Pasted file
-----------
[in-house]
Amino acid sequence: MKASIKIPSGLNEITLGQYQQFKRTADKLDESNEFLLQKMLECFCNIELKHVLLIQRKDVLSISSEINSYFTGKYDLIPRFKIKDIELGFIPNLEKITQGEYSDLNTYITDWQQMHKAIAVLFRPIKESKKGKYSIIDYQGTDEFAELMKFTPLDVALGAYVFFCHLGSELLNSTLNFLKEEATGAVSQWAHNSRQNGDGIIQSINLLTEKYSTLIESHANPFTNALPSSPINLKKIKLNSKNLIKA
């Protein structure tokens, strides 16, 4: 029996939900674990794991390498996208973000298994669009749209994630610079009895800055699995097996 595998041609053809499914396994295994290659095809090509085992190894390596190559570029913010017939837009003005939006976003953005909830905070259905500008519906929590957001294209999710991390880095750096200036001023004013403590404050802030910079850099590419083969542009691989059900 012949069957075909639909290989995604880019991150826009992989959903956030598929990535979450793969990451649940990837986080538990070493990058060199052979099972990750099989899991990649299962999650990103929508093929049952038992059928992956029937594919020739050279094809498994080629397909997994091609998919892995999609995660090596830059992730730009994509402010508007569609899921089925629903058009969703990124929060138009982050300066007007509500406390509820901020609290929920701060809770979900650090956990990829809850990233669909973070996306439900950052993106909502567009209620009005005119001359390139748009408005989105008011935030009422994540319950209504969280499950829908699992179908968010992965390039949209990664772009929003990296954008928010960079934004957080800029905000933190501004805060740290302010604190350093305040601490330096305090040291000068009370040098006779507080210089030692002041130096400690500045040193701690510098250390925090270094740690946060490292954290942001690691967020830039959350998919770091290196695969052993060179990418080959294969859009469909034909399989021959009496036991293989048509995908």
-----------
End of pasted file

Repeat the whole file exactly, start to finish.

[in-house]
Amino acid sequence: MKASIKIPSGLNEITLGQYQQFKRTADKLDESNEFLLQKMLECFCNIELKHVLLIQRKDVLSISSEINSYFTGKYDLIPRFKIKDIELGFIPNLEKITQGEYSDLNTYITDWQQMHKAIAVLFRPIKESKKGKYSIIDYQGTDEFAELMKFTPLDVALGAYVFFCHLGSELLNSTLNFLKEEATGAVSQWAHNSRQNGDGIIQSINLLTEKYSTLIESHANPFTNALPSSPINLKKIKLNSKNLIKA
């Protein structure tokens, strides 16, 4: 029996939900674990794991390498996208973000298994669009749209994630610079009895800055699995097996 595998041609053809499914396994295994290659095809090509085992190894390596190559570029913010017939837009003005939006976003953005909830905070259905500008519906929590957001294209999710991390880095750096200036001023004013403590404050802030910079850099590419083969542009691989059900 012949069957075909639909290989995604880019991150826009992989959903956030598929990535979450793969990451649940990837986080538990070493990058060199052979099972990750099989899991990649299962999650990103929508093929049952038992059928992956029937594919020739050279094809498994080629397909997994091609998919892995999609995660090596830059992730730009994509402010508007569609899921089925629903058009969703990124929060138009982050300066007007509500406390509820901020609290929920701060809770979900650090956990990829809850990233669909973070996306439900950052993106909502567009209620009005005119001359390139748009408005989105008011935030009422994540319950209504969280499950829908699992179908968010992965390039949209990664772009929003990296954008928010960079934004957080800029905000933190501004805060740290302010604190350093305040601490330096305090040291000068009370040098006779507080210089030692002041130096400690500045040193701690510098250390925090270094740690946060490292954290942001690691967020830039959350998919770091290196695969052993060179990418080959294969859009469909034909399989021959009496036991293989048509995908």